Jed shook his head in disbelief at the declaration that, actually, he was starving and a bit worn out from the day, and wanted dinner somewhere nice next. Kicking at the dead man and chiding him for not having any good recommendations, he grinned that wherever they chose, it'd be his treat, weighing the coins in the heavy bag, finally stepping out into the fresh air. Kayn hadn’t ever been this brutal with an innocent, and Jed was pretty sure the jailer had been unarmed too. Yeah, alright, he thought, following down the road, more than one or two of us have caused serious injury when we've absolutely had to, and we are unscrupulous in thieving from the bandits who can spare it, but we don't torture people.

Unarmed innocents and fellow outlaws were left as such. That was the plan. It wasn't like Kayn to pick a fight with someone who couldn't fight back.

And it definitely wasn't like him to carry a blade.

Abandoned in the pitch blackness, Issané is cloaked in the stench of fresh shit, despair, and burned blood as it fills the air. She retched, cursing herself for the millionth time that day – this was ranking high in the top five worst situations she'd ever been in. Moving around in the dark, it didn't take long to get her bearings and she was grateful for the water to drink, grateful that she couldn't see what colour it was, by the taste. Kayn had taken the key, though. He meant to open the door again. She battled to decide if she will be thankful for that too, or not, with nothing left to do about it but wait and see.

On the road for weeks, she'd discovered none of the others but Jed had enough humour in him to share his horse. With his continual babbling in the saddle about whatever crossed his mind, he had zero filter, mind wide open – easy for her to read. She'd learnt much, mining him for information about her new Sanguine men. He couldn't care less that she never replied. Thinking her silence was out of fear, he'd continued anyway, taking the task upon himself to talk Tristin up to her.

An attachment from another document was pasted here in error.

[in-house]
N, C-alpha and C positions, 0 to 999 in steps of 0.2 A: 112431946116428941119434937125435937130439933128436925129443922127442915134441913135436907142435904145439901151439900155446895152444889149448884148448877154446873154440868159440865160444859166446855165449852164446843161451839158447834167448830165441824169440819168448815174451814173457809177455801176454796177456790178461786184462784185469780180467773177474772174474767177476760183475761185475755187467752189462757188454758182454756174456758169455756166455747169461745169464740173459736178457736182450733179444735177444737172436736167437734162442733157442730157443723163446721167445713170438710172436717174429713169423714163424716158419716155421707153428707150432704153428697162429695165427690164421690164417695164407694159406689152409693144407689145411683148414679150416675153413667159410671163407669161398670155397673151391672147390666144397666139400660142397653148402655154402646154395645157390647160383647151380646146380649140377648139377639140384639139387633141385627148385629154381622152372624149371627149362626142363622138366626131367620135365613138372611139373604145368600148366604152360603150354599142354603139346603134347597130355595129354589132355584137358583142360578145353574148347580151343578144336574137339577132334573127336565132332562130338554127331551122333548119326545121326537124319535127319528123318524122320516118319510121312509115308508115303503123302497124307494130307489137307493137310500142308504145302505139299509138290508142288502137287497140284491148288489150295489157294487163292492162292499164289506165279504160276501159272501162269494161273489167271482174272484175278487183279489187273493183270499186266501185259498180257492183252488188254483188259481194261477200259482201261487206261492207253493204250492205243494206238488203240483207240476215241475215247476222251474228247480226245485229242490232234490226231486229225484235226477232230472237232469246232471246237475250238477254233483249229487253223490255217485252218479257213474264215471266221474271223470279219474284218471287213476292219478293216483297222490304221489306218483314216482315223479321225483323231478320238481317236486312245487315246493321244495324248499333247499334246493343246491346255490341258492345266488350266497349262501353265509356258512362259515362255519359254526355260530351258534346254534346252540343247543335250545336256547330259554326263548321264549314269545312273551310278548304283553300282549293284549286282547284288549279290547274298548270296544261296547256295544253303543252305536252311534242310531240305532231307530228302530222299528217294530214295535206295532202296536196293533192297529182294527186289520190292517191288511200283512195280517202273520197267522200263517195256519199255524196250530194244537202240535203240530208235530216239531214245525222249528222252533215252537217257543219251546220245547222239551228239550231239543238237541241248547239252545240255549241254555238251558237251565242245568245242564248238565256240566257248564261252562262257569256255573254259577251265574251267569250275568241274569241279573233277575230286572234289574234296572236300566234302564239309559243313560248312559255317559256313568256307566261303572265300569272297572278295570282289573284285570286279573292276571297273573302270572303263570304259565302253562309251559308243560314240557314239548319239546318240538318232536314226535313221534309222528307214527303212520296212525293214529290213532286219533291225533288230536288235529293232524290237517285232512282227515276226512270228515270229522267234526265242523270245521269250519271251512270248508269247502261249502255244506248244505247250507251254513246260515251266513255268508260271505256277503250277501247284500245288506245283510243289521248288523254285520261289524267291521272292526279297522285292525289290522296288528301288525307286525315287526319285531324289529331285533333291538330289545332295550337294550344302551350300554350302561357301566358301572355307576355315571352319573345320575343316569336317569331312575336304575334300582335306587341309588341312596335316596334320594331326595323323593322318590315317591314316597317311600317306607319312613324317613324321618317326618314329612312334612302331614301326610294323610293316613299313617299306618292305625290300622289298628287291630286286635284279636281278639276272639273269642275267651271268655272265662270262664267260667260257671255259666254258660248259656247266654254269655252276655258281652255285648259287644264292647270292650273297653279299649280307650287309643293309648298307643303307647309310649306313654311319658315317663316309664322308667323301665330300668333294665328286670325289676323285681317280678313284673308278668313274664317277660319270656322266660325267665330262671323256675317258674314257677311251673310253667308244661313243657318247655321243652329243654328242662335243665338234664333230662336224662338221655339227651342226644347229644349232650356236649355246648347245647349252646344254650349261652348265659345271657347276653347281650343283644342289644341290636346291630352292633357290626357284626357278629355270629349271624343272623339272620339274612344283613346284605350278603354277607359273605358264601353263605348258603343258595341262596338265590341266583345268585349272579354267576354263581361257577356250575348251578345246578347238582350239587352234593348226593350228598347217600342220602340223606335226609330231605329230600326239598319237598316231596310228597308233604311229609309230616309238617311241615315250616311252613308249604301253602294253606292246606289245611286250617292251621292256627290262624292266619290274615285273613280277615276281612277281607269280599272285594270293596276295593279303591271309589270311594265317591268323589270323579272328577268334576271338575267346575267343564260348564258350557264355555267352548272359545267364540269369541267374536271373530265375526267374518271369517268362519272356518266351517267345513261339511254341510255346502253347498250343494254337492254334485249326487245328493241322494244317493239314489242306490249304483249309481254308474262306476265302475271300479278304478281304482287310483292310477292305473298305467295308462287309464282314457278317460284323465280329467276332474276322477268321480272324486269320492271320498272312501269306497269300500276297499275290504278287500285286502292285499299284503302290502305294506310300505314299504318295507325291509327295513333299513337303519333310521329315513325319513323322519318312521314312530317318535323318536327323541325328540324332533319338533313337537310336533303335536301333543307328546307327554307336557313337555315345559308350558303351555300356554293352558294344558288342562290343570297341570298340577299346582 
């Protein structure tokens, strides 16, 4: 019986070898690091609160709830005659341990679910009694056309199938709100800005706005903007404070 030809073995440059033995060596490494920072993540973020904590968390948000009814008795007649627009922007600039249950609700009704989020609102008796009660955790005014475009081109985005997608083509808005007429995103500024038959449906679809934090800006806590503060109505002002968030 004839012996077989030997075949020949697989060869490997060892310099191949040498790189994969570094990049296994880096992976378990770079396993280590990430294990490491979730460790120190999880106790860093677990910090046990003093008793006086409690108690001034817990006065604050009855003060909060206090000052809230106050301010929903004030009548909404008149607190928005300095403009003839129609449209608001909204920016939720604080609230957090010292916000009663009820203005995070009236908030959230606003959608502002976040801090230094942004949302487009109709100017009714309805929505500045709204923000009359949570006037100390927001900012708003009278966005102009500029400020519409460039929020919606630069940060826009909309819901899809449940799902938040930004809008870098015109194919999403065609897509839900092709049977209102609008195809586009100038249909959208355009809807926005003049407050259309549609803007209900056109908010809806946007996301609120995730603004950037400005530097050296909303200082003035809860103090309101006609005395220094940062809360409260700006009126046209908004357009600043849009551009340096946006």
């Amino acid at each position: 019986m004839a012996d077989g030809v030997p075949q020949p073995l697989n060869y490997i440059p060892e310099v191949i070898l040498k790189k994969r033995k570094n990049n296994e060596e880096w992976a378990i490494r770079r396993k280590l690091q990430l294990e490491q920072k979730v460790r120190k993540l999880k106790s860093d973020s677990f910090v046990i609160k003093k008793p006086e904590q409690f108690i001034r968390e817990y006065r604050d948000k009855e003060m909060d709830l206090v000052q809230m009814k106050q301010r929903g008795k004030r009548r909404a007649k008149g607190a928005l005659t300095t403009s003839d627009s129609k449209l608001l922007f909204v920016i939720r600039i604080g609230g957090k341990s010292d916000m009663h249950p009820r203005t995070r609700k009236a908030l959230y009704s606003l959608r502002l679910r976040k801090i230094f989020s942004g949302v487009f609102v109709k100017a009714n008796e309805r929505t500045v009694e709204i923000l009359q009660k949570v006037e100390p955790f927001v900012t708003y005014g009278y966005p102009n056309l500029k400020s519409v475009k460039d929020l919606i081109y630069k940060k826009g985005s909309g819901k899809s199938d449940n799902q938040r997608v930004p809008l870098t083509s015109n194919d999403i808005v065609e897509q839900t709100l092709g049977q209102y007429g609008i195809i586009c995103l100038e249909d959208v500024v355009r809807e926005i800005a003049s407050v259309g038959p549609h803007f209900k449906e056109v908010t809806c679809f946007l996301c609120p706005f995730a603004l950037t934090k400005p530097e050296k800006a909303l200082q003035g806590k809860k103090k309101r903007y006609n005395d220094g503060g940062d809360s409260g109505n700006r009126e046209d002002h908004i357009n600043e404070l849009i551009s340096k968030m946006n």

“And you know, he’s quite sweet when you get to know him. Loyal. Kind, even, under all the gruff exterior. But you already know what’s under there, don’t you? Little miss eyes-on-stalks. Don’t worry that he’s ignoring you now,” He’d patted her on the head. “He’ll come around...”

His talk spanned days. “Brave? Oh, all the stars above know he’s brave. I’ve seen him fight six men alone before, because he wanted to stop them from beating some mangy old dog they’d found. Like, he won't kill you. Not outright. But he's got this look. A kind of Dismay. Scary as hell, and you should run if you see it. Many have tried. Have you ever seen someone attempt to run away while trying not to piss and shit themselves out of fear at the same time...? You know, like, when it’s really bad to laugh because some people can't help it, but they brought it on themselves, so you can’t help it?”

And nights. “Oh, he's strong, too. But more than in a physical way. Calm. A sort of... mental toughness? He’s been called stubborn more often than not, but strong-willed is a better way to describe him. Do you know what intestinal fortitude is...?”

And days. “A lot of people say we look like brothers. We’re not though. Been together long enough, but not related by blood or anything. But, you know, if anyone wants to call us that, well, then I won’t be the one to stop them...”

Issané was glad his incessant jabbering didn't get in the way of her ability to read the others. It was alright as far as background noise went. He'd looked gutted to leave her there in the dark, too. Not gutted enough to act, mind. He had his reasons, and even though he couldn't find any one of the twenty she had, he'd at least bothered to look for an opening. He'd seen his promise to watch over her through to the end. Sort of. At least he tried. she smirked.

Tristin himself had all but grunted in her direction when asked if they should bring her, that much was true. Nor had he spoken to or looked at her at all since – he made his excuses during the day, and sat across the fire from her by night, a barrier between them he didn't want to cross. He was a busy guy. Preferring to hunt with Reed instead, together they were tasked with providing the bulk of the food for the group, and combined with what the rest of them foraged from the woods, there was plenty to go around them all. She'd miss the cooking, that was for sure.